Writing Secrets: How to judge your own writing

 In Jo-Anne Richard's blog, Tips for Writers

We don’t always have another willing eye to judge our writing dispassionately.

It’s a big ask. Your friends will hate you for it, and your partner is usually the wrong person altogether. A partner cares about you – and so can be fearful for you, or over-sensitive about possible future criticism. They can be thin-skinned about themselves: “Is that partner in the book based on me? Is that how you see me?”

Oops. Get out of that one, if you can.

Still, you’re not yet at the stage of needing a truly impartial reader, but you need an eye which doesn’t look with devotion on every darling word.

So here’s an idea: read it aloud. Record yourself reading it aloud. Pretend you are creating the audio version of your book.

We have always advised that dialogue be read aloud. It’s a great way to see whether it sounds realistic. But actually, why not take it further? Reading your entire work aloud forces you to listen to it in an entirely different way.

I received two confirmations of this recently – one from a mentoring participant who has just completed a manuscript:

“When I finished my first draft, I printed it out. Then I read it aloud to myself page by page. You’ve no idea how much I picked up that way – things which hadn’t even occurred to me when I read it through before.”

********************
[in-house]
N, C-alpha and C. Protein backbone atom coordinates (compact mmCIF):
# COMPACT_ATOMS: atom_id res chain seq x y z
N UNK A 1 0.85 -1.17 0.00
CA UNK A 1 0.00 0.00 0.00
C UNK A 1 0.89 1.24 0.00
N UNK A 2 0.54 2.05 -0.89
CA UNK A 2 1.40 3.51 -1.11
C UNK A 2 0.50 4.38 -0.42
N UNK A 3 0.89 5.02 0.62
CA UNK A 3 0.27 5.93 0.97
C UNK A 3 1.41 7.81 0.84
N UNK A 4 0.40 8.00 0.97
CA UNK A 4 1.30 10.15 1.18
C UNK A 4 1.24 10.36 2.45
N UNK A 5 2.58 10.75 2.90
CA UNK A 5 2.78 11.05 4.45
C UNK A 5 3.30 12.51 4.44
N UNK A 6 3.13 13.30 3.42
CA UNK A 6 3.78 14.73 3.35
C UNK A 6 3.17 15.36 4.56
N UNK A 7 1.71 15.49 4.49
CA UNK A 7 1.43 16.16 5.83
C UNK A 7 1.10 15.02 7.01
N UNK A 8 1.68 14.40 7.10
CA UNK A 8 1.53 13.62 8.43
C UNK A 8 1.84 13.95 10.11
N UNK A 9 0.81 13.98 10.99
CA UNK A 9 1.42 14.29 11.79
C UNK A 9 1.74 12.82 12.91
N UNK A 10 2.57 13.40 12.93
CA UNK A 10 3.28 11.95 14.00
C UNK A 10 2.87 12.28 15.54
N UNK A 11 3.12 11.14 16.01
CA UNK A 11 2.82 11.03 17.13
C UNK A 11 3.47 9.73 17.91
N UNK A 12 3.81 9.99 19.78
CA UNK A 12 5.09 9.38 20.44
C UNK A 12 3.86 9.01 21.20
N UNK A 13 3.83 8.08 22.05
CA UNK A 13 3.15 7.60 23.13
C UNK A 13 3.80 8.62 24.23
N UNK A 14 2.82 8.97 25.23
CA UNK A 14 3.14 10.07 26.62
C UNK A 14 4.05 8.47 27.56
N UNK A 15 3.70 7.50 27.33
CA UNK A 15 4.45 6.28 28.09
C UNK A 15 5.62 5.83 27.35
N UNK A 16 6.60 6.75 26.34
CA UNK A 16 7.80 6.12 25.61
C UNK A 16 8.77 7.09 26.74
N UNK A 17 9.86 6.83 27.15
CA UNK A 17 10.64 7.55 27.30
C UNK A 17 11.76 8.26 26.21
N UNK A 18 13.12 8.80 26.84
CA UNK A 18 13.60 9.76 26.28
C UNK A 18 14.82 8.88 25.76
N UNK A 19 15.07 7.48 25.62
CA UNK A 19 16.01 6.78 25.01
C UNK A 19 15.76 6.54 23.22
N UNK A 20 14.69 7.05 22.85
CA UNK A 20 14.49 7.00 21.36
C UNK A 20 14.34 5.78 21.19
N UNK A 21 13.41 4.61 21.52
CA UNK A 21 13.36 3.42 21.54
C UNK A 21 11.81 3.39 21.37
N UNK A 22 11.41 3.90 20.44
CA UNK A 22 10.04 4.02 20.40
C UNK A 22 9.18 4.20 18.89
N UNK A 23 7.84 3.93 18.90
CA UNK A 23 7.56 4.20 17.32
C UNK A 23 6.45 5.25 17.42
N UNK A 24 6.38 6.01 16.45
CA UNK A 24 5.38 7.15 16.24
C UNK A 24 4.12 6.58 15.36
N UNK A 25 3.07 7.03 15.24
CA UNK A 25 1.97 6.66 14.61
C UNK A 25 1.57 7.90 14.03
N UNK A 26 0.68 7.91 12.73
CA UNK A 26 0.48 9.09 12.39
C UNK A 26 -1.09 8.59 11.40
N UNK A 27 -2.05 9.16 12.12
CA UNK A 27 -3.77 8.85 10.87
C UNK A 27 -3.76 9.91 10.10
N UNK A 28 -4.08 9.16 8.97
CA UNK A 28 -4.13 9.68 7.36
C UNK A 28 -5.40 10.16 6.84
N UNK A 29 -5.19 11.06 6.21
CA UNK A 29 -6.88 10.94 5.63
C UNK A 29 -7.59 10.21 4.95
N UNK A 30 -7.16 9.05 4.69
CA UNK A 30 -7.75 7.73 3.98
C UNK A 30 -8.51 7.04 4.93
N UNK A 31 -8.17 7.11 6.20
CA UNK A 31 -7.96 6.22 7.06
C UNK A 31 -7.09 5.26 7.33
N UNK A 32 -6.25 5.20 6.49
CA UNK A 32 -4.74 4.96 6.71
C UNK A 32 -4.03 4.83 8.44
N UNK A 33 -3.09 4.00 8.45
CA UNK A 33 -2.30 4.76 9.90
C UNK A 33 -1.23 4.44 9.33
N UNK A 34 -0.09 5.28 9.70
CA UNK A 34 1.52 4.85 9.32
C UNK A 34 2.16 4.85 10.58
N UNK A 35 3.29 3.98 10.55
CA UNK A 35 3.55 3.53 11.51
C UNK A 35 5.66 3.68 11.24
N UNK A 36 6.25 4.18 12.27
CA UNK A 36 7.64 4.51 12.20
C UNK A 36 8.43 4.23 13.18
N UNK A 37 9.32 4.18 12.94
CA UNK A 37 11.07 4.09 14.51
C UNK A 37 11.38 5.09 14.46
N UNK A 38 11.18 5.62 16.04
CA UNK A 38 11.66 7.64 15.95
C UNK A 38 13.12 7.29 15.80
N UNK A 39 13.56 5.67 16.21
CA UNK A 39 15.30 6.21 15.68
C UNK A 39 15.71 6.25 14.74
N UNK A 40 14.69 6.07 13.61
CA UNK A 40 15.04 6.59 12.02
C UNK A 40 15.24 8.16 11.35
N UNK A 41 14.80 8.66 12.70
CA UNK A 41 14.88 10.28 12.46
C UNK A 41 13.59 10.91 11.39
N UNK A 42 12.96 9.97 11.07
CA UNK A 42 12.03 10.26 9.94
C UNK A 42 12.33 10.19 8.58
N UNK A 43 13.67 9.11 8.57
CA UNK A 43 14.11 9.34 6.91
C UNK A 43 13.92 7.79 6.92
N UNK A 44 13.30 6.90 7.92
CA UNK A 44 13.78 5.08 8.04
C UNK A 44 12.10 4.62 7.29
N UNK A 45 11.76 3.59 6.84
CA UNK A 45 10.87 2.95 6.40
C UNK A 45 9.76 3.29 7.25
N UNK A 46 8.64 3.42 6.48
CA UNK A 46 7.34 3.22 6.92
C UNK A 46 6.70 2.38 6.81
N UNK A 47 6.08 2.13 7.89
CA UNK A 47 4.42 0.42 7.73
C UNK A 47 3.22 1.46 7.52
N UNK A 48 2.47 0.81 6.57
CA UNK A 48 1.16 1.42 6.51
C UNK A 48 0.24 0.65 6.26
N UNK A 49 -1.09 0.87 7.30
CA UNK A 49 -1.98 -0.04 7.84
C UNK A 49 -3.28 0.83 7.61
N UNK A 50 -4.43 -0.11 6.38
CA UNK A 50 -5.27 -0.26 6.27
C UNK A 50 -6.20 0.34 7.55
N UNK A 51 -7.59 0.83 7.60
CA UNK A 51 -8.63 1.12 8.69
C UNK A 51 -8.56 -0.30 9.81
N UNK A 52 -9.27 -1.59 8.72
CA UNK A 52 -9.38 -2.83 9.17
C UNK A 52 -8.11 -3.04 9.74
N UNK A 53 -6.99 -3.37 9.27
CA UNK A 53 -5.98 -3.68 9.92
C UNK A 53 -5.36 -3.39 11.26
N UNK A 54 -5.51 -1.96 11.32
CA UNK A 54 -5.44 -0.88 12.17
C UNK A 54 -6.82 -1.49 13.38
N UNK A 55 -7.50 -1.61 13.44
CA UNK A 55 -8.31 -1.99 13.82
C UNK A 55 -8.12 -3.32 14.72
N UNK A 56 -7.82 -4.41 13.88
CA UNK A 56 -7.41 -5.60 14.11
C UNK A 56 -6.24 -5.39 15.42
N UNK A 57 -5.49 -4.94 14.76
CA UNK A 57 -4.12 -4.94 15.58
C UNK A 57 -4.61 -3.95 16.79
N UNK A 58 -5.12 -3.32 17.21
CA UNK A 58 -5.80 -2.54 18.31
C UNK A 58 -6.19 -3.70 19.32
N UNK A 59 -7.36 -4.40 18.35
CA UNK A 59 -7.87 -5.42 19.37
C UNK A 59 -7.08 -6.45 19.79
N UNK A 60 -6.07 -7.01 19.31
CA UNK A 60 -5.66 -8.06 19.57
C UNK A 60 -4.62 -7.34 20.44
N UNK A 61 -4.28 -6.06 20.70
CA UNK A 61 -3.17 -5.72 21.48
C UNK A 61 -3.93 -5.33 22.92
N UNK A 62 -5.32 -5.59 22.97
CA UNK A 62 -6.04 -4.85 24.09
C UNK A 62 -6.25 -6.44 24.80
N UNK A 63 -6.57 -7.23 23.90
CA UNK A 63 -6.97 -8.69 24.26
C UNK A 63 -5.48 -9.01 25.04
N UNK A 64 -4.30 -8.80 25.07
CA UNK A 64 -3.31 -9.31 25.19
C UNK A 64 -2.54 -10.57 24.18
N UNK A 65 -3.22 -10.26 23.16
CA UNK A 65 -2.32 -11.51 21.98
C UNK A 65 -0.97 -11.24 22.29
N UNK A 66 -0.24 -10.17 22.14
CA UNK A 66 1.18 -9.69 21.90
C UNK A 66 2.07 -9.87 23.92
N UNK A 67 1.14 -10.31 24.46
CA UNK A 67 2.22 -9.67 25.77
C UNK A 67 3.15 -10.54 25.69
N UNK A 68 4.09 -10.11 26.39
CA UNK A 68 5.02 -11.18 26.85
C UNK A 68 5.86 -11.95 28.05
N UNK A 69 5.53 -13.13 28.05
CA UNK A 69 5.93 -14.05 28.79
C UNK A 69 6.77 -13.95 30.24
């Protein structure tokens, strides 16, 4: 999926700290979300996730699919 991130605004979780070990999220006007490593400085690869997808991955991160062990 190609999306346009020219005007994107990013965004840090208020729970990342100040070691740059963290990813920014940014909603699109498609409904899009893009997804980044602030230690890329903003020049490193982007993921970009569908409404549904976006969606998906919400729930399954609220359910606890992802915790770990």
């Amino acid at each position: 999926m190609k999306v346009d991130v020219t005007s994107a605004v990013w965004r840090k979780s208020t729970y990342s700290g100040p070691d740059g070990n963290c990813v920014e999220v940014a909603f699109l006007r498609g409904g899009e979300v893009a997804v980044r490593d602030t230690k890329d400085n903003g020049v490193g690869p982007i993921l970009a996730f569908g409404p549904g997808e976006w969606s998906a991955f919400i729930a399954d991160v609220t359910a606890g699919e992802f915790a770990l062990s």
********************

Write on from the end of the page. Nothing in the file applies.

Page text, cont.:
Then I came upon this article in the New Yorker, by writer, Roxana Robinson, who was describing how it felt to read her novel Dawson’s Fall for its audio release:

As I read, I see how imperfect the writing is. Why did I use that phrase? I’m sure I had something better in an earlier draft. Is this shift made clear to the reader? Why is this so clumsy? I can’t change anything, though; the engineer is listening to every word. If I say something that’s not there, he asks me to start the sentence again.

When I was writing this book, I used only my mind, finding the words to tell the story of these characters. Now I’m using my heart and breath to tell their feelings.

Hour after hour, I slide my finger down the screen, drawing the words up from the darkness. I speak them aloud. They move through my mind and then my body, through my throat and chest, then out into the world. I wonder what you will think.

Read Richard’s latest blog: ‘Monday Motivation: A brief introduction to the short story

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